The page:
Francis' lichen (Zamenhofia rosei)

KingdomFungi
PhylumAscomycota
ClassLecanoromycetes
OrderPyrenulales
FamilyTrichotheliaceae
GenusZamenhofia (1)
SizeFruiting-body diameter: 0.2 - 0.3 mm (2)

Classified as Near Threatened in Great Britain (3).

Francis' lichen is a yellowish-green scattered crust, and the fruits are orange-brown but have never been recorded in Britain (4). The algal partner is Trentepohlia sp. (2). The Zamenhofia genus of lichens is named after the inventor of the Esperanto language, Ludwig Zamenhof (2).

Very rare in Britain, Francis' lichen occurs in the south of England, but is most frequent in the New Forest (2). Elsewhere the species occurs in France, Spain and Madeira (5).

Occurs on old trees, particularly oak (Quercus species) in ancient forests (5).

Lichens are remarkable organisms; they are stable combinations of an alga and/ or a cyanobacteria with a fungus, living together in a symbiotic association (2). The fungus causes the alga to release sugars, which allow the fungus to grow, reproduce and generally survive. The fungus provides protection for the alga, and enables it to live in environments in which it could not survive without the fungal partner (2). A general rule is that the fungal component of a lichen is unable to live independently, but the alga may live without the fungus as a distinct species (6). Many lichens are known to be very sensitive to environmental pollution; they have been used as 'indicators' of pollution (7) and are extremely slow-growing (8).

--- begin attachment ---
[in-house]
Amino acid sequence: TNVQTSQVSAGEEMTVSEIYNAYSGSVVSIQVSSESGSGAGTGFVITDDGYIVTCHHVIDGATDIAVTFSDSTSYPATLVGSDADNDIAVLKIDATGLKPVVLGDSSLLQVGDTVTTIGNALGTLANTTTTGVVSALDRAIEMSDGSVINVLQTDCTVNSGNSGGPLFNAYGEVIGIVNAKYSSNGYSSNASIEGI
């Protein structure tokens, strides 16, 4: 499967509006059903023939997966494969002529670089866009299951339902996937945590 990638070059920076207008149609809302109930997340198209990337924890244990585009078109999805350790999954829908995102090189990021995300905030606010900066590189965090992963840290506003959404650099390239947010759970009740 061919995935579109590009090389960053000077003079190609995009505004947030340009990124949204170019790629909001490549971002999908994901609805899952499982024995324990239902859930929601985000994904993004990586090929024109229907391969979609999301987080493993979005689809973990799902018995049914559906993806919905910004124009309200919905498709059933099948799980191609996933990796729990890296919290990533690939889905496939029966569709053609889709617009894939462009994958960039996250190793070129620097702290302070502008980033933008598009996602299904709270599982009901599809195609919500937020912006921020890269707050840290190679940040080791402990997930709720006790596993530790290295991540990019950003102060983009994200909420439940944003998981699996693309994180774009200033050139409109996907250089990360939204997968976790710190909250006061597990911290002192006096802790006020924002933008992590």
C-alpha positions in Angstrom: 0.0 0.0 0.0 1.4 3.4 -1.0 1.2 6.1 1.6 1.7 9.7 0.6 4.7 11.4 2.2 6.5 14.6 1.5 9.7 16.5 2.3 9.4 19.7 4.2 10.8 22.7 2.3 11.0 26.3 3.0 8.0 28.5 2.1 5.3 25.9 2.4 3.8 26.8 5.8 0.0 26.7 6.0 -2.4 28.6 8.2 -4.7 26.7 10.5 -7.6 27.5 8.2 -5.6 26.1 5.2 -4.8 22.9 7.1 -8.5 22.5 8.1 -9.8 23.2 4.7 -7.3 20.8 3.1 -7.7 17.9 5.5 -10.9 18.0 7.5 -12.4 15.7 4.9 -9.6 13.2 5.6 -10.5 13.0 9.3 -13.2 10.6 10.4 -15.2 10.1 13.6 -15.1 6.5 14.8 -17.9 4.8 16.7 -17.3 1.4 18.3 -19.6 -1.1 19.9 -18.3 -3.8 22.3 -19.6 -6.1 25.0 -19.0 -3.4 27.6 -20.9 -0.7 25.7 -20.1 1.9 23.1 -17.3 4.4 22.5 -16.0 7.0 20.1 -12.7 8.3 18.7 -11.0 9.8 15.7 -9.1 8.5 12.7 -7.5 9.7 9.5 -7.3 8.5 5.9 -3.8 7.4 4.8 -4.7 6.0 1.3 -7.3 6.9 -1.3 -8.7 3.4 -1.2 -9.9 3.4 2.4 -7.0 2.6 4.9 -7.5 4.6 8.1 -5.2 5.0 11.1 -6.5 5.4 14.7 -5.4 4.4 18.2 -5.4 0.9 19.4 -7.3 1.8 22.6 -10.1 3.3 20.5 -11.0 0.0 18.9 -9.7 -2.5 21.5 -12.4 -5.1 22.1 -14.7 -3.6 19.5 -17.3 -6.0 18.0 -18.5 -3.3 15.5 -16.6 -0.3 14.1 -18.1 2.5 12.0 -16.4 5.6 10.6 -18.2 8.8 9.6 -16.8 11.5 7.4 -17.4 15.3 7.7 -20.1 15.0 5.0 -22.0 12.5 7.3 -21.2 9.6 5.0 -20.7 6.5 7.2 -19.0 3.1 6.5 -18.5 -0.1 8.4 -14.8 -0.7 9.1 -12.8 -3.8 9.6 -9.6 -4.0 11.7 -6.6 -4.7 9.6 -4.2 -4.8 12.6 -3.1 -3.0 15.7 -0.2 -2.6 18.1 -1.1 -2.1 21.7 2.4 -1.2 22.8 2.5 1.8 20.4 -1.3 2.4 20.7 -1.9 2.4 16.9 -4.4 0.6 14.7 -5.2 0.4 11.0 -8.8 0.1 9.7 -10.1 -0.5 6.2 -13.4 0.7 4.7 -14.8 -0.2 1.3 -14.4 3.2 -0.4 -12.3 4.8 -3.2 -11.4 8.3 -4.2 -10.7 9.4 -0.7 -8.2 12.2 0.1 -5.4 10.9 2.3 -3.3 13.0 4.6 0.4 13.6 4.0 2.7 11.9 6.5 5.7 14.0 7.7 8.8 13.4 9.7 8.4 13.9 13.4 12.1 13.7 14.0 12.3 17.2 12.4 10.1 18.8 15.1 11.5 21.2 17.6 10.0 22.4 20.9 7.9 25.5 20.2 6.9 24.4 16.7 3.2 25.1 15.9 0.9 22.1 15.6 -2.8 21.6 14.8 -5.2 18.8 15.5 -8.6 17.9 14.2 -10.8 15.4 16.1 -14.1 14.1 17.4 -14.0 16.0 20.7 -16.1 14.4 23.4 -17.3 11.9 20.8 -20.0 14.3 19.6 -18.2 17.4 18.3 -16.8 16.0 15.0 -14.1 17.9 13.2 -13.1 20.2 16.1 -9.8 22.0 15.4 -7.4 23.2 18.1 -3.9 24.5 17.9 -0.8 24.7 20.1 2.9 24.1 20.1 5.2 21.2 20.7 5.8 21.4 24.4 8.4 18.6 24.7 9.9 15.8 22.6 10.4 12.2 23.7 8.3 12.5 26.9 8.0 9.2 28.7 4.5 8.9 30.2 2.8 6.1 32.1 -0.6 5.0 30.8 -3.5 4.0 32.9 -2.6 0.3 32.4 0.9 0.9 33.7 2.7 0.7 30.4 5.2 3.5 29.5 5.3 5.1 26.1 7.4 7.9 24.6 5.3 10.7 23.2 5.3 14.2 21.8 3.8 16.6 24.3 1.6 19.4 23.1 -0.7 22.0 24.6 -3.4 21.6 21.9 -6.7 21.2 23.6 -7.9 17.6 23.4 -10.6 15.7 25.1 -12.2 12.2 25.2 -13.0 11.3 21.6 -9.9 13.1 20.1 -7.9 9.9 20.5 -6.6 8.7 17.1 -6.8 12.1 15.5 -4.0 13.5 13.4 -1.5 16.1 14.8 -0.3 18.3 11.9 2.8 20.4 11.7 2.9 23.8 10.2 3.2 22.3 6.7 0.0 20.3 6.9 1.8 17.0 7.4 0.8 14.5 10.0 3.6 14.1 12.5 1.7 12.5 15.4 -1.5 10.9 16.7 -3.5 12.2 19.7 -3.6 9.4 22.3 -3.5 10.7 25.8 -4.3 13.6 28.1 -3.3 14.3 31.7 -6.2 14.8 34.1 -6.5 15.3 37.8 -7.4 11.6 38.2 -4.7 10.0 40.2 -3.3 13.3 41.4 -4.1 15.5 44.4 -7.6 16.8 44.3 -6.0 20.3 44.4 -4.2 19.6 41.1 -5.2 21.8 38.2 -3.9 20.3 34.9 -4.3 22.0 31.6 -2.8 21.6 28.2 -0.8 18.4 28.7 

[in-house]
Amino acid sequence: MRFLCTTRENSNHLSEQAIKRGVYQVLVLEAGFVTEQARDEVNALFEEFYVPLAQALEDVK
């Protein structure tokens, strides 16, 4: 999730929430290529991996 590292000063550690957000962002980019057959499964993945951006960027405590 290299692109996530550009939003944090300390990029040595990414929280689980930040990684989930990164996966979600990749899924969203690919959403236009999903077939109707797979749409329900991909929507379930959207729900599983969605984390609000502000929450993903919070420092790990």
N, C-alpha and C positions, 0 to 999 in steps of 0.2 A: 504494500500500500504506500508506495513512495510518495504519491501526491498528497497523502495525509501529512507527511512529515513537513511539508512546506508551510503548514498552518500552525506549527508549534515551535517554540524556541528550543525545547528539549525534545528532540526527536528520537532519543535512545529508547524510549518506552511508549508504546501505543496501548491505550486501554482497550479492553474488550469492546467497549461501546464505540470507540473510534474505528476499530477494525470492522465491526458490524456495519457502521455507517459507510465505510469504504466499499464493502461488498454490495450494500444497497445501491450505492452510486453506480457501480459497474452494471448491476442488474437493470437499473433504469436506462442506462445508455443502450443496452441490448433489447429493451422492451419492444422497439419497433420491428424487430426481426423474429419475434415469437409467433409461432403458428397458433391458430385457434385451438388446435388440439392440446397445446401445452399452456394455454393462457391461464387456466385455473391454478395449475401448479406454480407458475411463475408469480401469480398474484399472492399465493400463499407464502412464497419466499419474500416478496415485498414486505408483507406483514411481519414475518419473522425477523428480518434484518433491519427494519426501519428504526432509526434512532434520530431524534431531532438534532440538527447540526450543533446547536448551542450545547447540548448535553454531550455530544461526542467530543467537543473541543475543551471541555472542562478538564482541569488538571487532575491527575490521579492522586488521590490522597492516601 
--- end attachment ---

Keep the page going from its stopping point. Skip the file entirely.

Whilst no immediate threats are apparent, it seems likely that this lichen is sensitive to the loss of old trees and unsuitable woodland management (9).

At present there is no conservation action being undertaken for this British Red Data Book Species.

For more on British lichens see: Dobson, F. (2000) Lichens. An illustrated guide to the British species. The Richmond Publishing Co. Ltd., Slough.

For more on threatened lichens see: Church, J.M., Coppins, B.J., Gilbert, O.L., James, P.W. & Stewart, N.F. (1996) Red Data Book of Britain and Ireland: lichens. Volume 1: Britain. The Joint Nature Conservation Committee, Peterborough.

Information authenticated by Dr D. J. Hill of the University of Bristol.
http://www.bio.bris.ac.uk/

  1. National Biodiversity Network Species Dictionary (September 2002) http://www.nhm.ac.uk/nbn/
  2. Dobson, F. (2000) Lichens. An illustrated guide to the British specie. The Richmond Publishing Co. Ltd., Slough.
  3. JNCC Plant Status Information (September 2002): http://www.jncc.gov.uk/species/pstatus/p4_1_3.htm
  4. Serusiaux E (1991) Porina rosei, a new species in Western Europe. Cryptogamis Bryologie et Lichenologie12 (1): 31-40.
  5. Purvis, O. W., Coppins, B. J., James, P. W. & Moore, D. M. (1992) The lichen flora of Great Britain and Ireland. Natural History Museum Publications. The British Lichen Society, London.
  6. Church, J.M., Coppins, B.J., Gilbert, O.L., James, P.W. & Stewart, N.F. (1996) Red Data Book of Britain and Ireland: lichens. Volume 1: Britain. The Joint Nature Conservation Committee, Peterborough.
  7. Duckworth, J. & James, P. W. Lichens as indicators of terrestrial eutrophication in the UK (September 2002): http://www.plantaeuropa.org/html/conference_2001/docs/Duckworth%20-%20LICHENS%20AS.doc
  8. Hill, D. J (2002). Pers. comm.
  9. Blaenau Gwent County Borough Council. (August 2002): http://www.blaenau-gwent.gov.uk/The%20Council/Departments/Environment_Development/env_implementation/Countryside/Biodiversity/Species%20pdfs/plants&funghi2002.pdf